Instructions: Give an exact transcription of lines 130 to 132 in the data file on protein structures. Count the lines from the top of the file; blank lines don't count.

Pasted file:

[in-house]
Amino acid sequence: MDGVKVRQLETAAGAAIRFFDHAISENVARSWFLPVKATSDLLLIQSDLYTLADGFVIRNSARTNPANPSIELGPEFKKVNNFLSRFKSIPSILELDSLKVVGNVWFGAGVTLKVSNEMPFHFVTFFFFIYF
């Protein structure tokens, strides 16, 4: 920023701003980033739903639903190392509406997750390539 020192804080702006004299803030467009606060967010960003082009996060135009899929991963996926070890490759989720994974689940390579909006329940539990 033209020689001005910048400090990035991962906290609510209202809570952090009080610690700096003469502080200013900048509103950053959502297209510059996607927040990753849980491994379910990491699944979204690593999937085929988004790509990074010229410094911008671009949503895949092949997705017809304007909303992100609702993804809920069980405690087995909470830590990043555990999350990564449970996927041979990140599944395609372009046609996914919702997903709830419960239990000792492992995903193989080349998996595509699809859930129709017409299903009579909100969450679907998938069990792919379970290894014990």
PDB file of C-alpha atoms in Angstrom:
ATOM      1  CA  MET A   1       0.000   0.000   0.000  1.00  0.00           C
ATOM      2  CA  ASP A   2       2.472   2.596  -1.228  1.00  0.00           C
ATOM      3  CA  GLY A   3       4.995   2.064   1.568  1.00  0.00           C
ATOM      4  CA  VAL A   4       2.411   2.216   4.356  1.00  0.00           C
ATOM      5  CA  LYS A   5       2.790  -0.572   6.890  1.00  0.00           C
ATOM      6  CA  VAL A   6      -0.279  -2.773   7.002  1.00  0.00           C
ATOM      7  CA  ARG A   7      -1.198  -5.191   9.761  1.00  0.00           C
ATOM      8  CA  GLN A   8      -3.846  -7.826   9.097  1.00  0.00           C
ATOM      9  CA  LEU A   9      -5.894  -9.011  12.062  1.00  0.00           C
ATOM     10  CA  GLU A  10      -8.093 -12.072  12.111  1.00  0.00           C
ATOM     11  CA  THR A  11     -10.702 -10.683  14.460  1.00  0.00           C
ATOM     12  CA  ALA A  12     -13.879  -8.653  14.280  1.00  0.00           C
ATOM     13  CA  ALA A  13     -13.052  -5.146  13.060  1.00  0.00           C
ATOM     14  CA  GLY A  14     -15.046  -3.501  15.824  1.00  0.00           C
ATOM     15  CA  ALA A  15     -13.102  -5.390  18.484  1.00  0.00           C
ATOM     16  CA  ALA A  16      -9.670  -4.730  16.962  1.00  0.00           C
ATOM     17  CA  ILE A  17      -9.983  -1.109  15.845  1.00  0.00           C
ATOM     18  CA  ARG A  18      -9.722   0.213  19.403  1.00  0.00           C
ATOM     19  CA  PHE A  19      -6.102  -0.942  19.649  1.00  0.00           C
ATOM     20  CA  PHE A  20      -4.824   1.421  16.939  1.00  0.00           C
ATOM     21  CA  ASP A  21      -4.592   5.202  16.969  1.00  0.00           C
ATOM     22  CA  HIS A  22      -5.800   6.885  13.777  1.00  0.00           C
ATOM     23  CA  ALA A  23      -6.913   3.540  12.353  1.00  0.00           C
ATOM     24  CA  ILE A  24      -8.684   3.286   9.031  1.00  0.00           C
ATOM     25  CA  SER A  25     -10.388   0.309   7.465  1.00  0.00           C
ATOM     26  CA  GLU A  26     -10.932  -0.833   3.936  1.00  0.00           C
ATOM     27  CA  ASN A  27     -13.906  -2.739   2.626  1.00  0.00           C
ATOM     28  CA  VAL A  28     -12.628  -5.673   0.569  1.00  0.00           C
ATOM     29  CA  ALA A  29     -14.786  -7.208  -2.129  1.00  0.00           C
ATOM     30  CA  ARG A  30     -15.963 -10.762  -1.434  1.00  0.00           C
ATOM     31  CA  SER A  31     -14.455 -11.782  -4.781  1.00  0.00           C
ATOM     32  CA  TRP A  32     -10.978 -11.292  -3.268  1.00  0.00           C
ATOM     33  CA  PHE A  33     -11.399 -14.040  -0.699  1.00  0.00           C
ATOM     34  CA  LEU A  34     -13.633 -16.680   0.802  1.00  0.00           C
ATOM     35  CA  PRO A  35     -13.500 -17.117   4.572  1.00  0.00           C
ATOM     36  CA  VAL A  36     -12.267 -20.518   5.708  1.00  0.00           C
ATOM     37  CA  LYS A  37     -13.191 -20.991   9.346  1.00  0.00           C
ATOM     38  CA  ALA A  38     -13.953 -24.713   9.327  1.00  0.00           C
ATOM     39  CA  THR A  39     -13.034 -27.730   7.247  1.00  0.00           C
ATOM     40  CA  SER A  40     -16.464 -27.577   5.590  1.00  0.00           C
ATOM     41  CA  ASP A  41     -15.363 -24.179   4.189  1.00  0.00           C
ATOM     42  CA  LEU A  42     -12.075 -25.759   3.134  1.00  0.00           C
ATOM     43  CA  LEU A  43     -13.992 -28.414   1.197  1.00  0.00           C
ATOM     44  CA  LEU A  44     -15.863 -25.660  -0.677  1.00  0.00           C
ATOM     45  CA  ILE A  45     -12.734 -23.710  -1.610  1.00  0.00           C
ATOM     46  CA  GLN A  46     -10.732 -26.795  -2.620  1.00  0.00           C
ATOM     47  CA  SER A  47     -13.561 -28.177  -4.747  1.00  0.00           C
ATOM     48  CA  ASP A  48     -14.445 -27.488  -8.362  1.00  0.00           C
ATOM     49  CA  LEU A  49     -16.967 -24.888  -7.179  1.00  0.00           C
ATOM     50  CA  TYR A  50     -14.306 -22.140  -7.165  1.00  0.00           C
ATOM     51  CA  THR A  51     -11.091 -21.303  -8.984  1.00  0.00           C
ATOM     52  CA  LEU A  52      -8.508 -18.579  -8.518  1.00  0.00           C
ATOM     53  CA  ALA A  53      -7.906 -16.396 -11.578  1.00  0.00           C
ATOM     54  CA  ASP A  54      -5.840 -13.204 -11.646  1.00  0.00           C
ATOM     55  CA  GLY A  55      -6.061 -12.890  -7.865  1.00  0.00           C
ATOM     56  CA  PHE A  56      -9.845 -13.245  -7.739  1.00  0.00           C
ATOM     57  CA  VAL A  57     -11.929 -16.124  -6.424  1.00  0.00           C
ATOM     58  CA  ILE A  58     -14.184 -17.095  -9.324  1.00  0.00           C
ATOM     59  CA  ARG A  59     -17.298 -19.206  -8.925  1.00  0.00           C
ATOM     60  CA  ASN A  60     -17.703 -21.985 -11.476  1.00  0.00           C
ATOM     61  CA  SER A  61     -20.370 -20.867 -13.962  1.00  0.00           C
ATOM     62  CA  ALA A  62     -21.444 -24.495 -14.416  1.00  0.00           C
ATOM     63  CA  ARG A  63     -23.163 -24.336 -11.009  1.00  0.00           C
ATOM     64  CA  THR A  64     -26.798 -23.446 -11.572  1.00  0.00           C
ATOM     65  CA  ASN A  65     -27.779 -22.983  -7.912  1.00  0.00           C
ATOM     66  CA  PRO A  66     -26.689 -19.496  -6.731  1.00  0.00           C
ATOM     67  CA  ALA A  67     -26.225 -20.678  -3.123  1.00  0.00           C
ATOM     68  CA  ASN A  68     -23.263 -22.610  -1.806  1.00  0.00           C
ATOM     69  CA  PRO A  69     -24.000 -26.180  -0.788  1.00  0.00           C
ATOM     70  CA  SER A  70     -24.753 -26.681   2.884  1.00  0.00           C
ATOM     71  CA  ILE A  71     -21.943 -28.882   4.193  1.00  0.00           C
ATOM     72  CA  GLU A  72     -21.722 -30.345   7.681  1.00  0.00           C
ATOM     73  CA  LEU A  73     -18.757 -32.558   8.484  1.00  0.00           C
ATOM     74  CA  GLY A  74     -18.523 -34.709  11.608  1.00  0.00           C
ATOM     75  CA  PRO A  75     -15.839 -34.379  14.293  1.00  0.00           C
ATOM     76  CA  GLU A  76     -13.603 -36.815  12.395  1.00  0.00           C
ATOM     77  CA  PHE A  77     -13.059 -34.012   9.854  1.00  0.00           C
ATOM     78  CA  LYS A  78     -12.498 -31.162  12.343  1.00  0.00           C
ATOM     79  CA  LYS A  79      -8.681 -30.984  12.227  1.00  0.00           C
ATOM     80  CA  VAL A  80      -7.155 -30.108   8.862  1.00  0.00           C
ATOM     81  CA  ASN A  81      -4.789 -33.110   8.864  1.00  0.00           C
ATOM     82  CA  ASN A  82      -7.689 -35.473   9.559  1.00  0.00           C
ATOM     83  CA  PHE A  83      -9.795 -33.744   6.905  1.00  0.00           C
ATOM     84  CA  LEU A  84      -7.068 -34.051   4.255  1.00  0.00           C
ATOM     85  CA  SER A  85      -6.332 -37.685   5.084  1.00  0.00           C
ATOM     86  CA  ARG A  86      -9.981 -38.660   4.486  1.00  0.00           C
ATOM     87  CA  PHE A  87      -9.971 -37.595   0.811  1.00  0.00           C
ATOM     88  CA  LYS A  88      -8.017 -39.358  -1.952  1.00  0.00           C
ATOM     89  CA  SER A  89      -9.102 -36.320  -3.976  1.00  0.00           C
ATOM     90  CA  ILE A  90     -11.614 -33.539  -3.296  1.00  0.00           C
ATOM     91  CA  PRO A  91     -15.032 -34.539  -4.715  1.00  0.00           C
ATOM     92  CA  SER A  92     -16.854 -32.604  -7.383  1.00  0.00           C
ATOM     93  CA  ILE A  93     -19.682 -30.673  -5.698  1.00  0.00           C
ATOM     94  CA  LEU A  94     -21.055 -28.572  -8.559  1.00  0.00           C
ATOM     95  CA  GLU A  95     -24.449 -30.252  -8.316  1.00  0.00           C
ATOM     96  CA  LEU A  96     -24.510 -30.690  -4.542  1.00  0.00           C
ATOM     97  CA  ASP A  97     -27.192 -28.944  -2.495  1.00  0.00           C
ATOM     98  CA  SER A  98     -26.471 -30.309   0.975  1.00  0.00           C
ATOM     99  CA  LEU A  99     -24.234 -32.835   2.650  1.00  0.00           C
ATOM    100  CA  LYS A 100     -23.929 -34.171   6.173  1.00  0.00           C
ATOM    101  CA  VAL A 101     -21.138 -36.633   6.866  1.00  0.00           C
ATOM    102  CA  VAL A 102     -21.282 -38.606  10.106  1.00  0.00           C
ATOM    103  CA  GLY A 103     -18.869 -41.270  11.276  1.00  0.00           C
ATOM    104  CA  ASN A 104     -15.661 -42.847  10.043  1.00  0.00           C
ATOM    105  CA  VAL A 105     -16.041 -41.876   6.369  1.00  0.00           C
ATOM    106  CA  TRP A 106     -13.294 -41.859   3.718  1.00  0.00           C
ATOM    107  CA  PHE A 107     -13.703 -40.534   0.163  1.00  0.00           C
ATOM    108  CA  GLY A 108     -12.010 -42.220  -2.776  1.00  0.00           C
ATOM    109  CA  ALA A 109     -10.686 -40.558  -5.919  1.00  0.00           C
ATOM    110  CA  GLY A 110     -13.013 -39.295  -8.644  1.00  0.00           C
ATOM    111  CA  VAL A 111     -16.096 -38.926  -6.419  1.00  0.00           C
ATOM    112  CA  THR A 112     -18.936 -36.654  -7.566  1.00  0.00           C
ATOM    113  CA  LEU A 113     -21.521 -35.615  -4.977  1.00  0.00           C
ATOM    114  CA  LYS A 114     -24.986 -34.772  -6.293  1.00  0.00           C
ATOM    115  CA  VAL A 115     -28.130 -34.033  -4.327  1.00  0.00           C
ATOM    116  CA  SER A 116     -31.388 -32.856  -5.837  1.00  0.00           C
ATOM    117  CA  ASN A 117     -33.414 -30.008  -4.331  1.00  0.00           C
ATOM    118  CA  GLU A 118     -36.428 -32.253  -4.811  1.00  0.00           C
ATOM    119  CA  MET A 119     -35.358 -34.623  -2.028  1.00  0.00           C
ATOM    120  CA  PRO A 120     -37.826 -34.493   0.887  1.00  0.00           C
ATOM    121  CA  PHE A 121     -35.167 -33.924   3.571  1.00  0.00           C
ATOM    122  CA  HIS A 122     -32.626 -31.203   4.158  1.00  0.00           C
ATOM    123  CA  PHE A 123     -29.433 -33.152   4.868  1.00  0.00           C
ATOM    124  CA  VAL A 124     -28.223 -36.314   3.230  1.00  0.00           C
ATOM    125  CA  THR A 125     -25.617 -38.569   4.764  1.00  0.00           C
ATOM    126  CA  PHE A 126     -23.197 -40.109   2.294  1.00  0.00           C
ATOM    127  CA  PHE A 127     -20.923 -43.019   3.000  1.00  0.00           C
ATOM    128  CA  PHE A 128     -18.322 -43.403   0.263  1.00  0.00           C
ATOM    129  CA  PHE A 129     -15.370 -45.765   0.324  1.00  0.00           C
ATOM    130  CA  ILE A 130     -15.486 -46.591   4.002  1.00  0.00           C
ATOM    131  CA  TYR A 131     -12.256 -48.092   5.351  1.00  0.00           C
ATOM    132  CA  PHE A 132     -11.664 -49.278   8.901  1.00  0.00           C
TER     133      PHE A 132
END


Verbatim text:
ATOM    126  CA  PHE A 126     -23.197 -40.109   2.294  1.00  0.00           C
ATOM    127  CA  PHE A 127     -20.923 -43.019   3.000  1.00  0.00           C
ATOM    128  CA  PHE A 128     -18.322 -43.403   0.263  1.00  0.00           C